As the year draws to a close, small business owners face many important decisions. For small businesses, virtually every decision ends up playing a role in the success of the business.
Company-provided health insurance is a prime area for potential improvement, as it is often the largest overhead expense, other than payroll. When determining if you need to change your health benefits in 2016, it’s important to understand your options, at least on a basic level. Here’s a look at the pros and cons of group health insurance and defined contribution health plans.
Group Health Insurance
Group health insurance is selected and purchased by you, the employer. Typically, the premium cost is divided between the company and the employee and there is a minimum percentage rate that you must contribute to the premiums.
- Most employers and employees are familiar with how group health insurance works and are therefore more comfortable with this option because it typically requires less change and education.
- With the increase in new group health insurance plans available to small employers through the SHOP Marketplace, you have a number of plans to choose from. The SHOP Marketplace can be an attractive option, especially if you qualify for the small business healthcare tax credits.
- For large companies, group health insurance can make a lot of sense. Because the risk is spread across numerous employees, typically that drives down premiums.
- Employees with large families can benefit from traditional group insurance because they do not have to pay a separate cost for each member of the family.
- This number fluctuates, based on many variables. However, for the most part, businesses that offer traditional group insurance to their employees and their families find themselves investing a significant amount of time into administrative work.
- The one-size-fits-all nature of group health insurance plans is hit or miss. The plan chosen by an employer likely will end up meeting one employee’s unique needs perfectly but frustrating others who would have benefited much more from other types of plans.
- In the traditional model, a business offers group health insurance to employees and their dependents. Typically the business and the employees split the bill, with the employees paying all or most of what it costs to add family members. Financially, there are drawbacks to this system. Most notably, premiums rise from year to year based mostly on the healthcare costs of the entire staff, yet the premiums rise equally for every employee rather than on a person-by-person basis.
- Initially researching and comparing group health insurance plans from multiple vendors is a lengthy process. The nuances between each plan are numerous, and, of course, you want to carefully explore those nuances so your informed decision will maximize the company’s and employee’s financial contributions.
Defined Contribution Health Plan
With a defined contribution health plan, you offer your employees a fixed healthcare allowance that they can spend on purchasing individual health insurance. The employee is reimbursed for their health plan costs—up to their available healthcare balance that was predetermined by you.
- On average, individual health insurance costs 20 percent less than traditional group plans.
- With help from premium tax credits — exclusive to people with individual health plans — and employer-provided defined contributions, many small-business employees can have 100 percent of their premium covered.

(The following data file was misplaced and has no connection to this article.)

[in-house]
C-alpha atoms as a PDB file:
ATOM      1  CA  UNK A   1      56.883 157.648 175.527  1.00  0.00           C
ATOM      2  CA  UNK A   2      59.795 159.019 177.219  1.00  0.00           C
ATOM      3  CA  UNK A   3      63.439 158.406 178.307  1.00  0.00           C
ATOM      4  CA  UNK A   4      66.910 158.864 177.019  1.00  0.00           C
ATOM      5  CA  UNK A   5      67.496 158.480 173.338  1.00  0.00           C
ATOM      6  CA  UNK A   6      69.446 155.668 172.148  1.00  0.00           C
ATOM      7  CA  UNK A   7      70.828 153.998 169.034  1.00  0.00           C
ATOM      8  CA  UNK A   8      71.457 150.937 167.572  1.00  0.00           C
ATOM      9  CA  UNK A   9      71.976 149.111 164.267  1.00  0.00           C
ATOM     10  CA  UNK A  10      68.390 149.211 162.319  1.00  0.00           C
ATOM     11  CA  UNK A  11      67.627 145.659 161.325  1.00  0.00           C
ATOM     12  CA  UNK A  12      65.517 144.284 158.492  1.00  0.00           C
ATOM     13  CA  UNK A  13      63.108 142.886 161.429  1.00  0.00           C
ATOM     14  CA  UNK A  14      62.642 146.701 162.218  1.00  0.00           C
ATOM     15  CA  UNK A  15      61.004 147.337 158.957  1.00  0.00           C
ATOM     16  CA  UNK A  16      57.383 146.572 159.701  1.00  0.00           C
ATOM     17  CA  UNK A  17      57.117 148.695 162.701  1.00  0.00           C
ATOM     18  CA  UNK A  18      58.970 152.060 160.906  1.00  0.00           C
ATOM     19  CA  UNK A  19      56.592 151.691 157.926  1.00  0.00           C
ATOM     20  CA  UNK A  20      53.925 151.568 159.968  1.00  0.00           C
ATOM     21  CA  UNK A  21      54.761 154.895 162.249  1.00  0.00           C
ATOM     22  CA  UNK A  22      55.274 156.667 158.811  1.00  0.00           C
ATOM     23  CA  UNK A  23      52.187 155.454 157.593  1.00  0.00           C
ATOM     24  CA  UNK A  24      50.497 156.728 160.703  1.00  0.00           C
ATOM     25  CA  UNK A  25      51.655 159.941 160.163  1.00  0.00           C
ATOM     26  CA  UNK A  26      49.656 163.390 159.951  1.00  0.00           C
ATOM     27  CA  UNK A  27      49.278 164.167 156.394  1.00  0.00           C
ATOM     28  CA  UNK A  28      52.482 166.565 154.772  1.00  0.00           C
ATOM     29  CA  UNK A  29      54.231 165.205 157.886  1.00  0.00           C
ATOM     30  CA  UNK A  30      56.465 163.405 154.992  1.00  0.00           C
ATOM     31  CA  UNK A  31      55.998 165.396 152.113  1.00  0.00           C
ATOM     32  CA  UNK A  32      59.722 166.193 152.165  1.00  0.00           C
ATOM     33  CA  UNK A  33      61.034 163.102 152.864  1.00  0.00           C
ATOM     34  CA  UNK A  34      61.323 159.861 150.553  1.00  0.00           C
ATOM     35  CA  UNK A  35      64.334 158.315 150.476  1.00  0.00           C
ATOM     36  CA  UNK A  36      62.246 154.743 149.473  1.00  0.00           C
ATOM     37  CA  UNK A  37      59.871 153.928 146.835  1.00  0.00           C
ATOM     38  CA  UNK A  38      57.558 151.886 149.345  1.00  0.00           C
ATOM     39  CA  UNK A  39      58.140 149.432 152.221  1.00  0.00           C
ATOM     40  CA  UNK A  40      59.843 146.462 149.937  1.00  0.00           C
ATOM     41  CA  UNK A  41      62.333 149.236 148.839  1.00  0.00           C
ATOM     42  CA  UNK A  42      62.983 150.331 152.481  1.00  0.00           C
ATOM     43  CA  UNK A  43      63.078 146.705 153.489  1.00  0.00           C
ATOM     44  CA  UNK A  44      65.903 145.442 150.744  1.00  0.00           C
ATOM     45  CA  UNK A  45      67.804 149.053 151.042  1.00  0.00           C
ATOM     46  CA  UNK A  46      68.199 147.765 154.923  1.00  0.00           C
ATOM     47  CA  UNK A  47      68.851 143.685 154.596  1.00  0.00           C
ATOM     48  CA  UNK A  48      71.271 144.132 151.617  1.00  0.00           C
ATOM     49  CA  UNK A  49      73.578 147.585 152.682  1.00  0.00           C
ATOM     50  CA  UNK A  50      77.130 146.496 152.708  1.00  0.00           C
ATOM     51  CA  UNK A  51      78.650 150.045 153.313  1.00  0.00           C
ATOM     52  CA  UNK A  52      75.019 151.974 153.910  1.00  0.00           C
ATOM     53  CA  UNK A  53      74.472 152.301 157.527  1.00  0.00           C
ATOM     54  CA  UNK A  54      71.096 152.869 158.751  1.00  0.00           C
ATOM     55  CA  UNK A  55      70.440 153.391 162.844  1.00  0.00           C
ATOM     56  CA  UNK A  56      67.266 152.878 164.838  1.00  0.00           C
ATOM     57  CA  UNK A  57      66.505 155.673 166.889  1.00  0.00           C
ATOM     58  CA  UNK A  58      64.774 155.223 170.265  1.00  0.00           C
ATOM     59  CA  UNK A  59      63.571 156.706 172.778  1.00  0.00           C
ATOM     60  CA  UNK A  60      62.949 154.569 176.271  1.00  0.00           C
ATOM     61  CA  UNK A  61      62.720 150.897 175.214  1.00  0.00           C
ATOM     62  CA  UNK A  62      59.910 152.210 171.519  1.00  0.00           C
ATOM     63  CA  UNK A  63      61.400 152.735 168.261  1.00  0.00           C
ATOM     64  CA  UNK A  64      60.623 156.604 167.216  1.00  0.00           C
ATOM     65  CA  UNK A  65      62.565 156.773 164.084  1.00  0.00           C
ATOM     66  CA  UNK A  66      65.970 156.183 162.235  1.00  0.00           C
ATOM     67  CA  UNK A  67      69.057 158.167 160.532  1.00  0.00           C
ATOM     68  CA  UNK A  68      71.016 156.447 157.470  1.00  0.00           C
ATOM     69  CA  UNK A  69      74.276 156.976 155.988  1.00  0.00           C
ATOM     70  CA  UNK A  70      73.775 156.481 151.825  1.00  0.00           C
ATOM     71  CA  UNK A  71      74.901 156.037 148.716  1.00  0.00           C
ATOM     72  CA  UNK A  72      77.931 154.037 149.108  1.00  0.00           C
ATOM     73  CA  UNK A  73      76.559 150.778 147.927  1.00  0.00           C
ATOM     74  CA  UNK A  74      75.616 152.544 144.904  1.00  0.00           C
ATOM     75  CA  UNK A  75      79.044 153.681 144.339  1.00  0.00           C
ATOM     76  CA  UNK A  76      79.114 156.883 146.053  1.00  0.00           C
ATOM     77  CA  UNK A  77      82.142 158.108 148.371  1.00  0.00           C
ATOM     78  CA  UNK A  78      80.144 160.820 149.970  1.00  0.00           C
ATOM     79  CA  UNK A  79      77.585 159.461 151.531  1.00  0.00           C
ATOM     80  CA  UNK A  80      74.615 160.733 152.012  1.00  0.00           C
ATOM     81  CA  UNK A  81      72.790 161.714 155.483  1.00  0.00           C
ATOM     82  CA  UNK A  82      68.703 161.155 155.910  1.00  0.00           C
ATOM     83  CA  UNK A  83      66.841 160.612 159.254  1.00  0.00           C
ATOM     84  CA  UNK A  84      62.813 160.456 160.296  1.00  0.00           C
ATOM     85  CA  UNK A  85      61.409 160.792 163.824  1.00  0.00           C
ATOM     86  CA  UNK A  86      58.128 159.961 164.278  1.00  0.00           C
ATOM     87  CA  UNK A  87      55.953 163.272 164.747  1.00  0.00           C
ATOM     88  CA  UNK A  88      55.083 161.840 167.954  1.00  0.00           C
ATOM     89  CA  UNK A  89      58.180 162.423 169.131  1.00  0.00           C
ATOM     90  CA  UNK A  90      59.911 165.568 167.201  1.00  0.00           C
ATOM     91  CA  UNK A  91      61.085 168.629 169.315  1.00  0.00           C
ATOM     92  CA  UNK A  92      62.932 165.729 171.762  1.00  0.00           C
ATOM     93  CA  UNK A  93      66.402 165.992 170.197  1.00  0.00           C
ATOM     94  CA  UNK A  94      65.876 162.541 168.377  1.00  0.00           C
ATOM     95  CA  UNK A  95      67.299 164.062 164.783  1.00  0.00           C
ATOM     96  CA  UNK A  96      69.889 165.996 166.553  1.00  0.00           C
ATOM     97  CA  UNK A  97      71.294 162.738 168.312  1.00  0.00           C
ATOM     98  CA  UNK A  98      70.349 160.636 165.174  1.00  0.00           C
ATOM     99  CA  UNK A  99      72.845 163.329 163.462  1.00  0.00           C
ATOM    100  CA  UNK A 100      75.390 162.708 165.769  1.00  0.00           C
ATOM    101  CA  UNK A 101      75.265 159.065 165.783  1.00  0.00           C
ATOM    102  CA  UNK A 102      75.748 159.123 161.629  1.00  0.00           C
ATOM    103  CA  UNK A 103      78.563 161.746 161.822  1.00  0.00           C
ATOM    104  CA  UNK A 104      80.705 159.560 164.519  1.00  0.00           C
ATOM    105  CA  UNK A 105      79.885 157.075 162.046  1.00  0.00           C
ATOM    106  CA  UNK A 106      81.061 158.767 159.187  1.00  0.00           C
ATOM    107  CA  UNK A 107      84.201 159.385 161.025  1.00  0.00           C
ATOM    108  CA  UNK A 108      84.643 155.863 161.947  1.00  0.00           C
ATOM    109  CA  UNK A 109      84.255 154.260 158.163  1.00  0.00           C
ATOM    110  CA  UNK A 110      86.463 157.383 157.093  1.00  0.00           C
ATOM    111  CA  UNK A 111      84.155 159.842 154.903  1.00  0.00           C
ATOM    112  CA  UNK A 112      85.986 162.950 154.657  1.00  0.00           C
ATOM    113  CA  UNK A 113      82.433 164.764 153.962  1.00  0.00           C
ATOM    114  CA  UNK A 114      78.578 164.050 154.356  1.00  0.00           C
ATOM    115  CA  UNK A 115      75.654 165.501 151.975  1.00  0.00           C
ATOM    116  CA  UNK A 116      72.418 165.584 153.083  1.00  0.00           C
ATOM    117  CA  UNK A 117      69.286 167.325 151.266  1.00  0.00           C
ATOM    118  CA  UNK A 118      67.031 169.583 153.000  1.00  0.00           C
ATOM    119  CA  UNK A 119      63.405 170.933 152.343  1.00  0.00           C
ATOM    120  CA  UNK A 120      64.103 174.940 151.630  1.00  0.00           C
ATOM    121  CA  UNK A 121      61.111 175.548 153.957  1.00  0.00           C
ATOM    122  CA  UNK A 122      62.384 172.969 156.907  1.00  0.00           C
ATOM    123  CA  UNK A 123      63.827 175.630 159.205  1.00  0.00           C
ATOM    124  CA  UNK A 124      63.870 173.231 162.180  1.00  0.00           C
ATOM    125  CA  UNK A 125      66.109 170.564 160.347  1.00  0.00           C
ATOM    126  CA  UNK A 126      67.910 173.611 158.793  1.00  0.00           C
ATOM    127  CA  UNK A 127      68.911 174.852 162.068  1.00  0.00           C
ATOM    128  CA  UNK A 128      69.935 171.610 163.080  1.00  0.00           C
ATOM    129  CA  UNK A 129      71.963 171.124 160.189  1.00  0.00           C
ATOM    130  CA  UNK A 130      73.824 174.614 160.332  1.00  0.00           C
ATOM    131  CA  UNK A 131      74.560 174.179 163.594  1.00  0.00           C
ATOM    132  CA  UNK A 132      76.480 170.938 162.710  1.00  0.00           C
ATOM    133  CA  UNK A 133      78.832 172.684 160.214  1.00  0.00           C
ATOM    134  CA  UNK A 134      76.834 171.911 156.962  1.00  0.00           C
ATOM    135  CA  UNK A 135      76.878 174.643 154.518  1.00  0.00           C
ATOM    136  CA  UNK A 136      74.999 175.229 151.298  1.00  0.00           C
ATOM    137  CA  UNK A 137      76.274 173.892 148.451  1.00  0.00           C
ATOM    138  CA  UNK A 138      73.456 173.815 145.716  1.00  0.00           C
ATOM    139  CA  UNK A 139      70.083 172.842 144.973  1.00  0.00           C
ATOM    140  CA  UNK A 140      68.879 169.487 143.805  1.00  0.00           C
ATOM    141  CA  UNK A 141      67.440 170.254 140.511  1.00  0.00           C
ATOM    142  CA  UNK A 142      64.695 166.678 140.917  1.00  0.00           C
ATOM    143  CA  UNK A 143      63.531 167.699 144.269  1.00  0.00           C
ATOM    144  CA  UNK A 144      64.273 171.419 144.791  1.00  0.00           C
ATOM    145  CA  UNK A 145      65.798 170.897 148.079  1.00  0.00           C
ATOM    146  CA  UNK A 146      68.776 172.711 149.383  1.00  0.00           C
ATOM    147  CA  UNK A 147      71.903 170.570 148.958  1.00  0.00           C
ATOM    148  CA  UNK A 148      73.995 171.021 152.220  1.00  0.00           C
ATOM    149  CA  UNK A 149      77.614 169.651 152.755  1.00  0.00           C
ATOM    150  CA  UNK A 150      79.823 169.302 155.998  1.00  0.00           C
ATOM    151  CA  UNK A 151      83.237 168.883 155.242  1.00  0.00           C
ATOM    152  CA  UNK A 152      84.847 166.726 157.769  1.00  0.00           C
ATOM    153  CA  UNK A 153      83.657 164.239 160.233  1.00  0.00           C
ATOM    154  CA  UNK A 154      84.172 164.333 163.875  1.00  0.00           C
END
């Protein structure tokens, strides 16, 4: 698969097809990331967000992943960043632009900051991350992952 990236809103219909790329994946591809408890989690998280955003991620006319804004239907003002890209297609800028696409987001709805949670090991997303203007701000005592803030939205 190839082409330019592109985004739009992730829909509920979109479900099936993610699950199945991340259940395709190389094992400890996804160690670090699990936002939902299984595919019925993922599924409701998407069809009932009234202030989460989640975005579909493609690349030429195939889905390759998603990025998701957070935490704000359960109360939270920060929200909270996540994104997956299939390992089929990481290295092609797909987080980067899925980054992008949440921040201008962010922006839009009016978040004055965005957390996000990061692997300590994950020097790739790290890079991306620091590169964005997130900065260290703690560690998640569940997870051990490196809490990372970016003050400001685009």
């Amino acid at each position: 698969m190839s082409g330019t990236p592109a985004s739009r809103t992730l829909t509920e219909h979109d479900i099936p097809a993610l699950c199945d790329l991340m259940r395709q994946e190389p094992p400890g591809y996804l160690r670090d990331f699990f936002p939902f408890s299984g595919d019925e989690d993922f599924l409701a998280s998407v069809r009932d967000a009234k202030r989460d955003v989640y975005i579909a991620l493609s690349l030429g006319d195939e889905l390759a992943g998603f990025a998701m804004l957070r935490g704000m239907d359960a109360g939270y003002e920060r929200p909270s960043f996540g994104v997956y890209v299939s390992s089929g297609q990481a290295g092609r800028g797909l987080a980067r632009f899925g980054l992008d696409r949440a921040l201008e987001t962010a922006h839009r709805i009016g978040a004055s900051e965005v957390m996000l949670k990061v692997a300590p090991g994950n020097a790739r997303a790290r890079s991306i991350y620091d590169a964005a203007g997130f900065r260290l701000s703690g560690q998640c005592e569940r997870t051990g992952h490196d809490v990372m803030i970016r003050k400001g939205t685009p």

- Employees can select the plan that best fits their individual needs. They can do as much research as they deem necessary before selecting the type of coverage that fits well with their health history, future goals, and preferred payment strategy.
- With individual health plans, employees have options. There are four levels of coverage from which to choose. Within each tier, they can pick their coverage by insurance company, doctor network and deductibles.
- As the employer, you have the luxury of total cost predictability, and there are no minimum or maximum contribution amounts.
- Eligible employees can tap into discounts on their premiums through the premium tax credits.
- Individual health plans demand significant upfront involvement from employees as they are the ones selecting the plan that best fits their needs. While many find the ability to select their own health insurance refreshing, others may be overwhelmed by the process. Education from the employer is crucial for successful adoption of this new form of health insurance, so Defined Contribution Health Plans do involve more time from employers initially than some alternate health insurance options.
- A defined contribution health plan is a payroll function, which is different than what many companies would expect when managing health insurance for their employees. Many employers see this as a drawback as they are not as familiar with the process of managing the plan.
- Employees have to pay for their health care upfront, before being reimbursed by their employer. This can make employees uncomfortable if not properly educated about the process.
- Change is difficult for employers and employees, and if you are currently offering group health insurance, the transition may be difficult to embrace.
There’s no one health insurance solution that works for every company. As the employer, you are given the responsibility of determining what is best for your employees and your company as a whole. While group health insurance and defined contribution health plans aren’t the only two options for you to select from, the more educated you are about these two options and other solutions available to you, the better able you are to make an informed decision.
If you have a question about the finer points of these plans, please leave a comment below.